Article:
This pandemic is sending ripples into the world, and we do not know the full extent of its impact. What will our institutions look like in the future? What will Jewish life look like 20, 30, 50 years from now?

This week’s Torah portion helps us take that longer view. At its core, Judaism is an agrarian tradition, particularly in the rituals and holidays detailed in our Torah. Our connection to the land is strong and clear. In Leviticus 25, we read about the shmita and the yovel. The shmita follows cycles of seven. We read:

Six years you may sow your field and six years you may prune your vineyard. But in the seventh year the land shall have a sabbath of complete rest - shabbat shabbaton. You shall not sow your field or prune your vineyard. You shall not reap the aftergrowth of your harvest or gather the grapes of you run trimmed vines: it shall be a year of complete rest for the land. But you may eat whatever the land during its sabbath will produce....[you] may eat all its yield. (Leviticus 25:3-7)

If you like to garden or farm, you understand this passage inherently. The shmita, allows for a period of rest for the land after we have worked it for six years, an early and ritualized form of crop rotation. Seven is a special number in our tradition - seven days of the week, six years to take us to this seventh year of period of shmita. Funny enough, as Jews, we’re also into multiplication. Seven weeks of seven days, and we arrive at the end of the Omer, the 49 day period we are in currently, in between Passover and Shavuot.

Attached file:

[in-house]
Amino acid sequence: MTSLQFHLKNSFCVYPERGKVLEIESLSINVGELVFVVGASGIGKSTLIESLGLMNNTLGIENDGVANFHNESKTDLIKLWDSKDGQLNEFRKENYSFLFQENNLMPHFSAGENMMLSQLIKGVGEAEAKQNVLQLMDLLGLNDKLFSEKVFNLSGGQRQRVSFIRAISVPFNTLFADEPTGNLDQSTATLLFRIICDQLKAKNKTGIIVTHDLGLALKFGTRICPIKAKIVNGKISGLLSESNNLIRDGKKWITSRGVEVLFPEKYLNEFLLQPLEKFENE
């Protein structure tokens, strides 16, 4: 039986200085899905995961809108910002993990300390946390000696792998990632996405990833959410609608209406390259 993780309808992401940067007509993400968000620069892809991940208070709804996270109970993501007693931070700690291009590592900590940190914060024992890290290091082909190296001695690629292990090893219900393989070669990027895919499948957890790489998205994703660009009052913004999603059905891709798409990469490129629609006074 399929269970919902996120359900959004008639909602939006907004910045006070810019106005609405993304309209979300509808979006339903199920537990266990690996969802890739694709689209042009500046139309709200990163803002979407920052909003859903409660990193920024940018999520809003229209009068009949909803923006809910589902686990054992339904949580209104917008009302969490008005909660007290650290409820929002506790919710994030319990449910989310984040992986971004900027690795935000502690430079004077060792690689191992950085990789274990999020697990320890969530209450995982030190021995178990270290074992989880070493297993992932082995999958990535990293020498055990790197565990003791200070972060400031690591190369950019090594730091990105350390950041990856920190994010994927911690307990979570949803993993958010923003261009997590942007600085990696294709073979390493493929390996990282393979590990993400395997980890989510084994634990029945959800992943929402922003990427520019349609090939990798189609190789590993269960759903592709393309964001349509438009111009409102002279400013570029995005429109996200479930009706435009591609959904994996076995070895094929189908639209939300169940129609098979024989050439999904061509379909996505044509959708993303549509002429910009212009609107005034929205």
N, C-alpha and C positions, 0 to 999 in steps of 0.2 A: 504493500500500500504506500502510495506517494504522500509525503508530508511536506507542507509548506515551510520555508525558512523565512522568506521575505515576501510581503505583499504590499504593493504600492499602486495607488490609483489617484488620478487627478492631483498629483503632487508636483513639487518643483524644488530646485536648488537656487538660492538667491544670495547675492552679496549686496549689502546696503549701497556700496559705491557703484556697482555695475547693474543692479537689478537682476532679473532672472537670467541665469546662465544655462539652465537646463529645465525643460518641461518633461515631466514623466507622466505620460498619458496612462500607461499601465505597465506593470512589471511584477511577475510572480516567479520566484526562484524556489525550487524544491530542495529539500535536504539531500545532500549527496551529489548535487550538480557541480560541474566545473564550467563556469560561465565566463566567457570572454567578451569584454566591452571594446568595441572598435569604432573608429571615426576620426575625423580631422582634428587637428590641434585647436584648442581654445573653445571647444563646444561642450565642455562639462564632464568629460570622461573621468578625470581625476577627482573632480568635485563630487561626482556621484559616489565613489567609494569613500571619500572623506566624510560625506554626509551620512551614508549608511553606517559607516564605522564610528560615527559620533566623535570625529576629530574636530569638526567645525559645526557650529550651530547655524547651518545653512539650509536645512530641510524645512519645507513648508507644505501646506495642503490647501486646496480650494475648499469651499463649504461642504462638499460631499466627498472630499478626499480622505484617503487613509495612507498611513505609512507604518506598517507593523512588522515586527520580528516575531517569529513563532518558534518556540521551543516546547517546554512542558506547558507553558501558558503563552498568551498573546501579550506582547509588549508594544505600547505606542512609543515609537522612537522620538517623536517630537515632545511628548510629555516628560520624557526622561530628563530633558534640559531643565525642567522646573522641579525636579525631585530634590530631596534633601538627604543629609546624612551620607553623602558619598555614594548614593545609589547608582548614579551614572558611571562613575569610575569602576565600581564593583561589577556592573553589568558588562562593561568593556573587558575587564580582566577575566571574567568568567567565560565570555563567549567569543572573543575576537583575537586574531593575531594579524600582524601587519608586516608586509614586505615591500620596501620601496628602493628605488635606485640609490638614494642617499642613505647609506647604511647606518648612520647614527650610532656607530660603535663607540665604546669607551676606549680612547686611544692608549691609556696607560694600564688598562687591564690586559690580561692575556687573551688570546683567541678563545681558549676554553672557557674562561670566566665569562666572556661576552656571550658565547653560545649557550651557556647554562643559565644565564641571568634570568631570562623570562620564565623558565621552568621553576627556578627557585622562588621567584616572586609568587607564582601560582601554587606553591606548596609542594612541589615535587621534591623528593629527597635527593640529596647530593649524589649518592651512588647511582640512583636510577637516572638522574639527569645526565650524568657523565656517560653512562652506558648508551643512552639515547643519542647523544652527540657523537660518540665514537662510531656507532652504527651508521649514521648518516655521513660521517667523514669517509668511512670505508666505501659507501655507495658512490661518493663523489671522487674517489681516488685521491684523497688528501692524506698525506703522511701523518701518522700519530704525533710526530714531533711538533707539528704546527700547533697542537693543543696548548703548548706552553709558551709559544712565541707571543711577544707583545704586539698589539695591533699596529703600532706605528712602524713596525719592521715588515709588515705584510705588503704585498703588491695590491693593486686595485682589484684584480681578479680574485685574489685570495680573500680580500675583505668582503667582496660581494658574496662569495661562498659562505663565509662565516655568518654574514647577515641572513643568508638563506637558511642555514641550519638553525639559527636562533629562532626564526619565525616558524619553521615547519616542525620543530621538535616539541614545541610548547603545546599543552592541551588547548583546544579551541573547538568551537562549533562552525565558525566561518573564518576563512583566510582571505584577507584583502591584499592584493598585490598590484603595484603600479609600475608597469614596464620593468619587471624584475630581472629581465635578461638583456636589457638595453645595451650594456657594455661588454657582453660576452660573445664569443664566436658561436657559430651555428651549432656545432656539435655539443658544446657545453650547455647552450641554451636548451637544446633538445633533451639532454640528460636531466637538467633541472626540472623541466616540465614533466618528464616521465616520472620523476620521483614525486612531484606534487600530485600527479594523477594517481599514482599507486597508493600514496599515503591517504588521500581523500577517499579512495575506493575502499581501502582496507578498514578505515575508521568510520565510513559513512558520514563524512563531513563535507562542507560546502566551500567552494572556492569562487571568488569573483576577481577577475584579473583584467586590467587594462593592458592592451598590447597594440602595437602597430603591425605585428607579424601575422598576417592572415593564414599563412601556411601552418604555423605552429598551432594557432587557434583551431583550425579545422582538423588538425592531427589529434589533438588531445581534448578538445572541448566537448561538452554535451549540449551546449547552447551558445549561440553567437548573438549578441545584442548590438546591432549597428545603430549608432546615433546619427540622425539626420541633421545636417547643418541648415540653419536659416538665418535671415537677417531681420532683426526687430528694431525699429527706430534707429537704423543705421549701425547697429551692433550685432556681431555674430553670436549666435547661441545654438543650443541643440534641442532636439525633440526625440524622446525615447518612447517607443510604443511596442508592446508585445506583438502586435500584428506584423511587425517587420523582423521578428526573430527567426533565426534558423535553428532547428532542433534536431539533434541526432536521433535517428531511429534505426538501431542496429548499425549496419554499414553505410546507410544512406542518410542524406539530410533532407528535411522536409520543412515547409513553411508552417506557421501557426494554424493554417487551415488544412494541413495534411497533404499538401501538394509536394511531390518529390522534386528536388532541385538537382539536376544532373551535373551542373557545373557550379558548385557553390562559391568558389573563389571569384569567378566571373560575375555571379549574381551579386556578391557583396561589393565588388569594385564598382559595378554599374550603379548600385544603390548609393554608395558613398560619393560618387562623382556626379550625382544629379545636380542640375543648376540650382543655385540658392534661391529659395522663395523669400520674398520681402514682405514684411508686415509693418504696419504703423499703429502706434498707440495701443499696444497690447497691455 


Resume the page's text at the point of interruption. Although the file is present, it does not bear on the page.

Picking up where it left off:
So our Torah continues,

You shall count off seven weeks of years — seven times seven years — so that the period of seven weeks of years gives you a total of 49 years. Then you shall sound the horn loud, in the seventh month, on the tenth day of the month - the Day of Atonement... and you shall hallow the fiftieth year. You shall proclaim release throughout the land for all its inhabitants. It shall be a jubilee - a yovel, in Hebrew - for you: each of you shall return to your holding and each of you shall return to your family.

As S. Tamar Kamionkowski explains:

“The biblical system of a jubilee year has been described as utopian in its vision, promoting a system whereby lands sold under financial distress would be returned to the original owners every fifty years. Under this system, there are checks and balances enduring a redistribution of wealth at set intervals. This is indeed a utopian vision, grounded both in the religious belief that only God owns the land and people are but tenants on it, and in the socio-economic vision of a remission of debts at set periods.” (Women’s Torah Commentary 760)